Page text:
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DOT requirements

I recently replaced two tires due to wear and was told that th feds (DOT) were now requireing that the new tires be placed on the rear axle. I know that some of you, particularly Capriracer, are in the industry and would be up to date on this. Are the fdes now requiring this, or is it simply that company’s (or that store’s) policy?

Thanks guys.

Heard this before,but dont think its mandated-Kevin

Haven’t read any regs saying that, its just their policy, and by saying its DOT FORCING us to do it, it take the heat off them. Then the both of you can complain about DOT the Government etc.

Mountain Bike,

No, there is no federal law on this, nor am I aware of any local laws.

HOWEVER, the RMA (Rubber Manufacturers Association) has a statement to that effect, and many tire manufacturers also echo that.

Where the confusion may be is that there have been several court cases - and some would interpret this as “law” - although I think we would all agree that “case law” is not what the average person means when he says “law”.

Case law is law until it’s overturned by another court or a law is passed by Congress which supplants the case law. Did the court cases specifically say “new tires must be on the rear axle?” or did they say something more along the lines of “tire installers must offer/suggest/recommend that the new tires be on the rear axle?”

Thanks guys.

“Case law” is generally a court finding that interprets a legislative mandate. In this case, I suspect that the cases were probably civil cases, wherein a judgement for the plaintiff would not establish case law but rather establish a precedent for future civil cases. The difference is, I suppose, academic.

I confess that it bothers me that this principle, while perhaps valid, has become engrained in our cultural dogma to the extent that it has. My front tires wear faster than my rear tires, and I’d like to get the good ones on the rear so that when fall hits I have even wear between the fronts and the backs, and ultimately so that I can get them all worn out at the same time and change brands if I choose. If they insist on always putting the good ones on the back, I’ll never be able to do this.

Okay, I personally can get them changed around. But others would be stuck.

When you get home, you can get your jack out and put the tires anyplace you want them…

Unfortunately, I cannot. My body can no longer do these things.
But I’m lucky enough to have access to a shop.

I know the feeling, Bike…The downside isn’t going to be nearly as much fun as the upside was…Everyday, it gets a little bit harder…And I’m not talking about Mr. Johnson either!

This topic has come up repeatedly in the past and I don’t believe that there is a clear, fixed, and permanent answer. If you put the new pair on the rear, then they will be worn little when you rotate them as you should at around 8000 miles when the new pair then goes to the front. By that time the new pair would have been worn more if they were initially used at the front. It might be possible to say that there is only a temporary period of time when new tires are safer on the rear or less safe on the front. If new tires at the rear was overly important, that should be in your owner’s manual and it is not in mine.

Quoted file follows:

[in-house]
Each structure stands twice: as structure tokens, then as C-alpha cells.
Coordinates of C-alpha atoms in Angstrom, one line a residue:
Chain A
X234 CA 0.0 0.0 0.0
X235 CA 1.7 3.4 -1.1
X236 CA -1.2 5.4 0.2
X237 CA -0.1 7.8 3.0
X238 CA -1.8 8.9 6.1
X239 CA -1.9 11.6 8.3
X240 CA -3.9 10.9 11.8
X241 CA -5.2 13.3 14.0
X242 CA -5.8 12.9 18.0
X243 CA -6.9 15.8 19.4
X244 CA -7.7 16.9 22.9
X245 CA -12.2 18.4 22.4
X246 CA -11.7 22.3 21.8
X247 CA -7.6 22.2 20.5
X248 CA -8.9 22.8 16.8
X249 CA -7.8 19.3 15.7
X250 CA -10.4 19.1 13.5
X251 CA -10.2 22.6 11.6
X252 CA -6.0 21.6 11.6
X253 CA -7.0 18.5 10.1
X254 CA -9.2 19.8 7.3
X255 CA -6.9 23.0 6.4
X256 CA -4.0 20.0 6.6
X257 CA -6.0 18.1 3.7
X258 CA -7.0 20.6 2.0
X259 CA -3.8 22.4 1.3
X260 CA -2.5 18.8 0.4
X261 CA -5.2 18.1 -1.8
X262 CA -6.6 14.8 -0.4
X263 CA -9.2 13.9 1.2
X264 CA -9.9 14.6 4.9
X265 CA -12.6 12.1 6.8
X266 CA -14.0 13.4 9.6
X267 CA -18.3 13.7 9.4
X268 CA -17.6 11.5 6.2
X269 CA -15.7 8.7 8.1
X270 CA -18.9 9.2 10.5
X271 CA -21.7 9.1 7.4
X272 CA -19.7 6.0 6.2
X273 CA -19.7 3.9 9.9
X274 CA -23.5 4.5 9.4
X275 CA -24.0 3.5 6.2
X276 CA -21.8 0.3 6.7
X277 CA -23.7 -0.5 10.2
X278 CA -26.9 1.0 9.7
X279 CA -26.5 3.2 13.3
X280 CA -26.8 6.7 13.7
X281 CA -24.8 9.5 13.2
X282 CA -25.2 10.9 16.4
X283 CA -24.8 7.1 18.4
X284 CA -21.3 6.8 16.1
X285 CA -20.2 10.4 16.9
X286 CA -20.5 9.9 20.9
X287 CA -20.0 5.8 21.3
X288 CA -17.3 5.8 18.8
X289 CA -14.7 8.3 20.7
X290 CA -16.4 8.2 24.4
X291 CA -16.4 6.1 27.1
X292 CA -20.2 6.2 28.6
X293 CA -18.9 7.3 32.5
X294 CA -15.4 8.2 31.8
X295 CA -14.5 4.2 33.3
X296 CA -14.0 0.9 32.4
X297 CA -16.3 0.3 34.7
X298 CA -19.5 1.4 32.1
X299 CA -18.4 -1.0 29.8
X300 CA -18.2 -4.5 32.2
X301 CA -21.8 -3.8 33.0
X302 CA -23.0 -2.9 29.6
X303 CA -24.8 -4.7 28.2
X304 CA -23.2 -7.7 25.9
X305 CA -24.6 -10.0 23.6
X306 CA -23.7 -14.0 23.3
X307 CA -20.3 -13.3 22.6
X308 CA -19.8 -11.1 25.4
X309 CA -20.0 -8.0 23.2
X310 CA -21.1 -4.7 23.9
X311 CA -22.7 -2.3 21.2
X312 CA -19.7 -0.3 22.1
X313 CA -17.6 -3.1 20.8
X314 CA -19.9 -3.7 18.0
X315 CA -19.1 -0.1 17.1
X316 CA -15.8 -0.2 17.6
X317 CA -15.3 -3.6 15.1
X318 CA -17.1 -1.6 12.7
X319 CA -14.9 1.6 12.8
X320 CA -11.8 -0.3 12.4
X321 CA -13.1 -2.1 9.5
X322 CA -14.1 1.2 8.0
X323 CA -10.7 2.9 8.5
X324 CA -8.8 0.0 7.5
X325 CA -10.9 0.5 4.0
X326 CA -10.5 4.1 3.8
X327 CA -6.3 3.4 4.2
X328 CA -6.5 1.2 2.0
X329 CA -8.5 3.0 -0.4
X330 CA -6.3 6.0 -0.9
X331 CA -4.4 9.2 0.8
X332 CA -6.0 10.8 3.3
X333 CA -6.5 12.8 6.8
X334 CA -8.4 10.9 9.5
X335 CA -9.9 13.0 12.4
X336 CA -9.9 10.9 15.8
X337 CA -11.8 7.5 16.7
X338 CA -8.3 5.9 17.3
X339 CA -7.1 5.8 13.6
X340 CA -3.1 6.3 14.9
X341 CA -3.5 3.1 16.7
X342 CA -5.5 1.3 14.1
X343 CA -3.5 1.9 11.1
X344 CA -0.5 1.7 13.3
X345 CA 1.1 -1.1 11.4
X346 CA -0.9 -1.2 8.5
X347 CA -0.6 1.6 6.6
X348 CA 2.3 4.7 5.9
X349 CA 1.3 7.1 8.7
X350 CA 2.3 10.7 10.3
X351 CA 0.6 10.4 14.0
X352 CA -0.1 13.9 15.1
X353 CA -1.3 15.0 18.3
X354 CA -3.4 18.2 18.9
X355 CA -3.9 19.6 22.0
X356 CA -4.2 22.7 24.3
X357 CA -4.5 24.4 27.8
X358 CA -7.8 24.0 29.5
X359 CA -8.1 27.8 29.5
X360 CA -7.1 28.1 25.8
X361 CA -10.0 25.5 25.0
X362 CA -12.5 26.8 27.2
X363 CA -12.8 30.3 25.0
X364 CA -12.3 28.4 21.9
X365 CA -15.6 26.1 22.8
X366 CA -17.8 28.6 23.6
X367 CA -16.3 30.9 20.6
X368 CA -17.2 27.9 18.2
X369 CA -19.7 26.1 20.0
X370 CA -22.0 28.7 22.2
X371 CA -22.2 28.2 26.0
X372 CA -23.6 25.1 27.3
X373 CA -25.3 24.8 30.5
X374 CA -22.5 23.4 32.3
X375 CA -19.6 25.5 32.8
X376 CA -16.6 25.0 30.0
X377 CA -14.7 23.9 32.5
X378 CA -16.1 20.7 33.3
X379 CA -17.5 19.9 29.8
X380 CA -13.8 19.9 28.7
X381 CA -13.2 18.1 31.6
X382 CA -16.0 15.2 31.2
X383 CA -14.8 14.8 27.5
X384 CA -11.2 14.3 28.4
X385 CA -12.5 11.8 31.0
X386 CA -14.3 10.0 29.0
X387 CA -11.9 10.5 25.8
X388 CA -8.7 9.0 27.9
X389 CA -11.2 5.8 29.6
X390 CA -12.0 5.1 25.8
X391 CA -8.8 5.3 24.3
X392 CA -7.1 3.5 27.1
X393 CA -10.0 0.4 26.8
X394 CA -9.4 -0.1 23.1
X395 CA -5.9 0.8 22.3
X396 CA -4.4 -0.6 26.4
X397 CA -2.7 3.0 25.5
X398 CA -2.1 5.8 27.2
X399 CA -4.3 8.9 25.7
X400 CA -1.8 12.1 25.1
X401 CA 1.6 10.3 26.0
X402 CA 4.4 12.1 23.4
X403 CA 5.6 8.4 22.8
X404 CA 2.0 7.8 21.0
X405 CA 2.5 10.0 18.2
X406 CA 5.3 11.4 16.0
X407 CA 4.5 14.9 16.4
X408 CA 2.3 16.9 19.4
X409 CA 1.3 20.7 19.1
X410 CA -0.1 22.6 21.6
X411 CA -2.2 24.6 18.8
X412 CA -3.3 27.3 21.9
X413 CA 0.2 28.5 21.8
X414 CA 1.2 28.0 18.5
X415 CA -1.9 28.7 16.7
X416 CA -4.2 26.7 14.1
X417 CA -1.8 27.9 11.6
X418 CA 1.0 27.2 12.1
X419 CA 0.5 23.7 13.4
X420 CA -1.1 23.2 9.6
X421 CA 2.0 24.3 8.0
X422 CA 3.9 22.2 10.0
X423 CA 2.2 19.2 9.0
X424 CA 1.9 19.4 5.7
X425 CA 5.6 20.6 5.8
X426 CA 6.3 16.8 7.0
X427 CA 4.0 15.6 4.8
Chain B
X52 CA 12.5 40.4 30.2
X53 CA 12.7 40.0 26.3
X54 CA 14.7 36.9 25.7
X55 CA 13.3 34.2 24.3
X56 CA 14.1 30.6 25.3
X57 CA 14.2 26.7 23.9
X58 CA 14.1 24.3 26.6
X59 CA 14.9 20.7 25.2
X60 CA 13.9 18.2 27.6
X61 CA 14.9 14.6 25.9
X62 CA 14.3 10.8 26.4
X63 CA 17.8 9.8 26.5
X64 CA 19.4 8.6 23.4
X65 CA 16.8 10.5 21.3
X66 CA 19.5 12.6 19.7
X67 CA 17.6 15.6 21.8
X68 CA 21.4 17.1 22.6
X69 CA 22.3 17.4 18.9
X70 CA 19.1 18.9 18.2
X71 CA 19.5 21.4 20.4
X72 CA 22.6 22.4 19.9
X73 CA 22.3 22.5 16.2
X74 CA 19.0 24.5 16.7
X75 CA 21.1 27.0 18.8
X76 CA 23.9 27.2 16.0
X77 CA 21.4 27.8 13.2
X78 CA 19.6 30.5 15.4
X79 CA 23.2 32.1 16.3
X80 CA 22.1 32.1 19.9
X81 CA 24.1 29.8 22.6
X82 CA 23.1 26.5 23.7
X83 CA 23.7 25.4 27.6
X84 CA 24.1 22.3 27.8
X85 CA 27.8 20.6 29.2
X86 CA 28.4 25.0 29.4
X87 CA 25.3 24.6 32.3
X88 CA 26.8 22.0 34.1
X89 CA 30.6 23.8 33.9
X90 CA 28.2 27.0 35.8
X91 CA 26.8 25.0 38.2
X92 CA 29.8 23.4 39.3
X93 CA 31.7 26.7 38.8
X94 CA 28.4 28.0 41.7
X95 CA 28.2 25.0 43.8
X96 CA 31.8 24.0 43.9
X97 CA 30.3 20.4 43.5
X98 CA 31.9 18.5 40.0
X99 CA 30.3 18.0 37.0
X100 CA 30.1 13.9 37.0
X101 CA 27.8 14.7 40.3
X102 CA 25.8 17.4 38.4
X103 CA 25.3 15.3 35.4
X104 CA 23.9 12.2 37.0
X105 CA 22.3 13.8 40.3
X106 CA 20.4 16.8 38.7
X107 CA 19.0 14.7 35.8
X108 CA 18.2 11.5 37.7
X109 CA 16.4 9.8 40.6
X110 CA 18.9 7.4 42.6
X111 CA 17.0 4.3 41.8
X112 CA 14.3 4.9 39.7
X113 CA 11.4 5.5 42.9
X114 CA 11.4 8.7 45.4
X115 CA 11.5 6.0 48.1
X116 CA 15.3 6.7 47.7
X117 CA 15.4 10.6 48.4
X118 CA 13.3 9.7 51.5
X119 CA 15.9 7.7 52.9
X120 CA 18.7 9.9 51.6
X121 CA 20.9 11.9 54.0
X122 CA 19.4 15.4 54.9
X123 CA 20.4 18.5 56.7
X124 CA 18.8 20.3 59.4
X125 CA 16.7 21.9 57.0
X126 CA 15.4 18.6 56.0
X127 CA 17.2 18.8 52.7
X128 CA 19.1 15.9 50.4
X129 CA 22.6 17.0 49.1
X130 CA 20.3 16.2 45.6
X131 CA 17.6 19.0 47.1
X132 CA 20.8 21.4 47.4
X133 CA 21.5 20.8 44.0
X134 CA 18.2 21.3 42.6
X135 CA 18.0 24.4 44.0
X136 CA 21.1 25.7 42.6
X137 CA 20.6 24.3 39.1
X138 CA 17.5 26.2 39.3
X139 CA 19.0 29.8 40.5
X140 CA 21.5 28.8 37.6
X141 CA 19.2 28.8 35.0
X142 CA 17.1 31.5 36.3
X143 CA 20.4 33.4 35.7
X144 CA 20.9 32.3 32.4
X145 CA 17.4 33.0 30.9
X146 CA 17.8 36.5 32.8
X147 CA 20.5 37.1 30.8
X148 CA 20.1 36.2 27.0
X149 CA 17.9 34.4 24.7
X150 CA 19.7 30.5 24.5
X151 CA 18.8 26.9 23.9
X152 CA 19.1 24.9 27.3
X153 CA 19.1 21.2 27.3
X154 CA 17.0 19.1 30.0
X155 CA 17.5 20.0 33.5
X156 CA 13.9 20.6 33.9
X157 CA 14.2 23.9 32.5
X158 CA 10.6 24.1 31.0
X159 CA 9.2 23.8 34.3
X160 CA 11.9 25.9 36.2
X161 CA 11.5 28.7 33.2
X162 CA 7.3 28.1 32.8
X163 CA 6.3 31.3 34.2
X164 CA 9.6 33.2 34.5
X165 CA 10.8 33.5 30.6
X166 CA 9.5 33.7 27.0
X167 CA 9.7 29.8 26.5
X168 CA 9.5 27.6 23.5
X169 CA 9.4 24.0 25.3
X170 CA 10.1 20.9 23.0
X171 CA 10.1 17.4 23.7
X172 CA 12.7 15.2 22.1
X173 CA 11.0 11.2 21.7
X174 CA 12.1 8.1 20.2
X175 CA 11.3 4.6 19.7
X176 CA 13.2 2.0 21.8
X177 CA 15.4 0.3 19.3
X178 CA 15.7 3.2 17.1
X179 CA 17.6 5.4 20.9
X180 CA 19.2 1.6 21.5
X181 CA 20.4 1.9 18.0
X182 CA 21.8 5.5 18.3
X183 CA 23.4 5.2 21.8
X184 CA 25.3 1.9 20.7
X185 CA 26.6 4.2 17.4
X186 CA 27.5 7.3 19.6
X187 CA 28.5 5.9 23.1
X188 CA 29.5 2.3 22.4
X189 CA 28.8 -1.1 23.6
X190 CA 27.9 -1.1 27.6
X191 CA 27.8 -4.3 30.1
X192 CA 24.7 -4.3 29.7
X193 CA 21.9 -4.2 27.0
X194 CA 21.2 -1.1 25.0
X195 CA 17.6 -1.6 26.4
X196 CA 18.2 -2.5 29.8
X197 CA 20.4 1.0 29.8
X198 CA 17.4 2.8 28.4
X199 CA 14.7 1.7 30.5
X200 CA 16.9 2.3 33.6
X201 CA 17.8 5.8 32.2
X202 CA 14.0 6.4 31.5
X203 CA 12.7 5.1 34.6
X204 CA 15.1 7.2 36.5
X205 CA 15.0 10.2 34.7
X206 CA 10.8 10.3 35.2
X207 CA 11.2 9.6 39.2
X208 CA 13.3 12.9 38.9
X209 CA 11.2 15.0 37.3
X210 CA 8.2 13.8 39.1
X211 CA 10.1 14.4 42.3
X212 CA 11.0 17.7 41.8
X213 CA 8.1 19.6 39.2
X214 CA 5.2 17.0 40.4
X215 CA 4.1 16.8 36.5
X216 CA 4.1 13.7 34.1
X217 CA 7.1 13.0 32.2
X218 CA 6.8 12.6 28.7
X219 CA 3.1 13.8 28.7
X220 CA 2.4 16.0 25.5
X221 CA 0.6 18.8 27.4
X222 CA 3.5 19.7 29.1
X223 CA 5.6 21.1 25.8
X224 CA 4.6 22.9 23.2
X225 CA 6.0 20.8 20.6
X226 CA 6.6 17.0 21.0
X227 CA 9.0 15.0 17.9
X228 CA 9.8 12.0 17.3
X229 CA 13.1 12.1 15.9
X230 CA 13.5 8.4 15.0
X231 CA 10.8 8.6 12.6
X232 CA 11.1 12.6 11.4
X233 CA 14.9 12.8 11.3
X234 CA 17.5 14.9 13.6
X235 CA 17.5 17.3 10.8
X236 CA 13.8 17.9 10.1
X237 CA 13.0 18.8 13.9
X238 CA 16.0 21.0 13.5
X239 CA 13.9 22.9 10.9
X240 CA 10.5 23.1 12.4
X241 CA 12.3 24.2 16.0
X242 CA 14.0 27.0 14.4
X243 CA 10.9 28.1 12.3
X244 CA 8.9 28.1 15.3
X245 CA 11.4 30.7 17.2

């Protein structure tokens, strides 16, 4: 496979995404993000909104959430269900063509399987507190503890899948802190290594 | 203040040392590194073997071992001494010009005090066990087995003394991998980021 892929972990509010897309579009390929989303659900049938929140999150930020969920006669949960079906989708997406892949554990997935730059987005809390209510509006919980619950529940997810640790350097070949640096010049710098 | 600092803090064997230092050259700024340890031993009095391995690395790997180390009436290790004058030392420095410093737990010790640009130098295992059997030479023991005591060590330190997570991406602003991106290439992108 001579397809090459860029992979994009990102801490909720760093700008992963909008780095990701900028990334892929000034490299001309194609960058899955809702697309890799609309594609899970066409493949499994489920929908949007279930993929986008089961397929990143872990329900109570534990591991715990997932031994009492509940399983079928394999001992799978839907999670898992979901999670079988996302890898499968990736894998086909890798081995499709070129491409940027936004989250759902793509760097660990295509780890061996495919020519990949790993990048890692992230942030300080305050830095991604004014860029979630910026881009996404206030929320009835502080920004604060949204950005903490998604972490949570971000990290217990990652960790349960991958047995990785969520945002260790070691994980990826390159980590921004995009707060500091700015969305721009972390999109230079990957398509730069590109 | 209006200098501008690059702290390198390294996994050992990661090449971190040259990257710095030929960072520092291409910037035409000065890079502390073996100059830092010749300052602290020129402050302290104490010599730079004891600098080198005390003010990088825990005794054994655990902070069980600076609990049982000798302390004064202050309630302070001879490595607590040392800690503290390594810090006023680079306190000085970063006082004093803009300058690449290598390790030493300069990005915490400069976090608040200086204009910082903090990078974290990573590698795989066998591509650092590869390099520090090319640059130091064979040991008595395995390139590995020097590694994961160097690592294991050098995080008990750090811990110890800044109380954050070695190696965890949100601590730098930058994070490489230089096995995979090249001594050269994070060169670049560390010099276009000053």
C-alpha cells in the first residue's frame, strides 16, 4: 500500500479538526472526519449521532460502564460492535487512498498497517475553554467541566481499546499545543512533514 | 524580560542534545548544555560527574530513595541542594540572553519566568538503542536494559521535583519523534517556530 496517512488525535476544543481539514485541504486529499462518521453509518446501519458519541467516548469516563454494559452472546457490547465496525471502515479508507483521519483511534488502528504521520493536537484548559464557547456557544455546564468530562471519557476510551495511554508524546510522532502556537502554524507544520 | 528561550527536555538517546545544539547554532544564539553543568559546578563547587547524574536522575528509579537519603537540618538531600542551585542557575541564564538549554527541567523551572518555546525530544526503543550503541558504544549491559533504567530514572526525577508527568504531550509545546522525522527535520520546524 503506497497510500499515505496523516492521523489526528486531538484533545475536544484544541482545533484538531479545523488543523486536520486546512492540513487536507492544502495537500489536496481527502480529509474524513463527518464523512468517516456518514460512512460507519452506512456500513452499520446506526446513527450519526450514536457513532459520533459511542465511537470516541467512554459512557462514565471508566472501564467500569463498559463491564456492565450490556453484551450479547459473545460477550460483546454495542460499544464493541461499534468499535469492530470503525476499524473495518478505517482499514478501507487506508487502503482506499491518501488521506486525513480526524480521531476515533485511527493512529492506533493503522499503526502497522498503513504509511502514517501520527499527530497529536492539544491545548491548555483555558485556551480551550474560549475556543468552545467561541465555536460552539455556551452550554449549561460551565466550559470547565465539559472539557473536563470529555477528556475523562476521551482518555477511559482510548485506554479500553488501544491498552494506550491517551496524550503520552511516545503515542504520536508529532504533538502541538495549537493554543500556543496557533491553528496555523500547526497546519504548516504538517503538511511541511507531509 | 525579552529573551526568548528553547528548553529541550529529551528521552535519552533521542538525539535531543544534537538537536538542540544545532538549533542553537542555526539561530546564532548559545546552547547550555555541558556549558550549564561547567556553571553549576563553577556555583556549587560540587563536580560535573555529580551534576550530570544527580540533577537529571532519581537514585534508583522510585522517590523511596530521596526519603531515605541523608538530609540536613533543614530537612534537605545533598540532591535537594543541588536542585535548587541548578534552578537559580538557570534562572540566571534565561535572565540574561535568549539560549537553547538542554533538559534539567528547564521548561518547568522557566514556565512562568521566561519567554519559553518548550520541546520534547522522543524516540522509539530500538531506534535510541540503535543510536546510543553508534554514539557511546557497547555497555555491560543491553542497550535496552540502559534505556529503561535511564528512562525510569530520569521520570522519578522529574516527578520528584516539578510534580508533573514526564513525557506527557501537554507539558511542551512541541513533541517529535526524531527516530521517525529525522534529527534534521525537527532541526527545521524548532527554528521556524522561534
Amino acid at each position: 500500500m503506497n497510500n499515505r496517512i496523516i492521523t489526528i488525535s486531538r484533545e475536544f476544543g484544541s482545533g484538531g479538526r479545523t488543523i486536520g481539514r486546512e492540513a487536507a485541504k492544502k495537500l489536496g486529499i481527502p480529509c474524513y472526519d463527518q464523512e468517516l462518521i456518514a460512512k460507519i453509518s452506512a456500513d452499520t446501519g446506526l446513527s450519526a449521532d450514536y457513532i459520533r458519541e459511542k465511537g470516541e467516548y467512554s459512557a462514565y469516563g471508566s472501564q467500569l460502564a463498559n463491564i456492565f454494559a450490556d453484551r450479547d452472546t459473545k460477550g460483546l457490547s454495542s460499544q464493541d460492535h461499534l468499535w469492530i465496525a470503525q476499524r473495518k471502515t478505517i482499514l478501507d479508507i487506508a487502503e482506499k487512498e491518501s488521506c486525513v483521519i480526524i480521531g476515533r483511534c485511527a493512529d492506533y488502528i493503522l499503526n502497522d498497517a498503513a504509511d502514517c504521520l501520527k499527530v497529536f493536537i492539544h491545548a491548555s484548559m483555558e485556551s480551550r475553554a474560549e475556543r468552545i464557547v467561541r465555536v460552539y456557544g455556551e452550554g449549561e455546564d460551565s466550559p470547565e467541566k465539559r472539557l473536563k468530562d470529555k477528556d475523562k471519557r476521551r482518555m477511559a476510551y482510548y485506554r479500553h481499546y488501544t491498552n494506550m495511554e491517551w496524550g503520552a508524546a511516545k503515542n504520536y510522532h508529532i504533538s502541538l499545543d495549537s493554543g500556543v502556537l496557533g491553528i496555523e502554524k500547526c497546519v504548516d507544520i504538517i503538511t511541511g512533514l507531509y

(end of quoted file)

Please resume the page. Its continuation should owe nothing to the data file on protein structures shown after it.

With a motorcycle, front and rear tires are dedicated, no issue there. The new tire goes where it is needed.

If a new pair of auto tires had a lower traction rating than the old tires, I might want the new pair on the front.

There may be little difference in traction if the older pair of tires is worn little. If the older pair is nearly worn out, then new on the rear might be safer especially if you replace the older tires before the next rotation. Anti-lock brakes and traction control can make the new tire location of little importance.

New tires on the rear may or may not present a slight, temporary traction advantage for many scenarios and will get you out of the door with less chance of a trial lawyer using whatever means possible to extract money from the tire installer if you should have an accident due to loss of control.

Wha, I think your last paragraph says it all as relates to the shop policy. It’s a liability thing.

Regarding the best place for the new tires, generally I accept that the theory is correct (albeit counterintuitive) however I have a specific long term goal in mind and would like the option. It bothers me that shops are starting to refuse to put the new ones on the front even of the customer chooses. I have no doubt that the service rep at the counter has been told that it’s required by law now, and that bothers me even more. The rep seemed like a good kid, and I knew I can get the wheels swapped over anyway,so I chose not to challenge his statement, but it bothers me.

Besides, I honestly did not know if it had now become mandated. Like low-energy light bulbs, tire pressure monitoring systems, stability control, and (soon) sodas less than 16 oz. The government regulatory agencies are alive, well, and prolifically promulgating new rules. I was looking for confirmation as to whether this was one or not.

Thanks for the replies guys. I hope this forum lives forever.

Its usually a shop thing. Costco used to be real hard nosed about this, but now they will mount the tires where ever you want as long as you sign a waiver.

I put the new ones on the front-Kevin

I have been on the best tires on the front side of the fence, but I have never been without 4 good tires, and have never pushed the limits of the tires except with rear wheel drive in the snow. I can throw all sorts of rationalizations out there for my feelings but prefer to say look up the old discussions if you care, keep good tires on all 4 and drive on.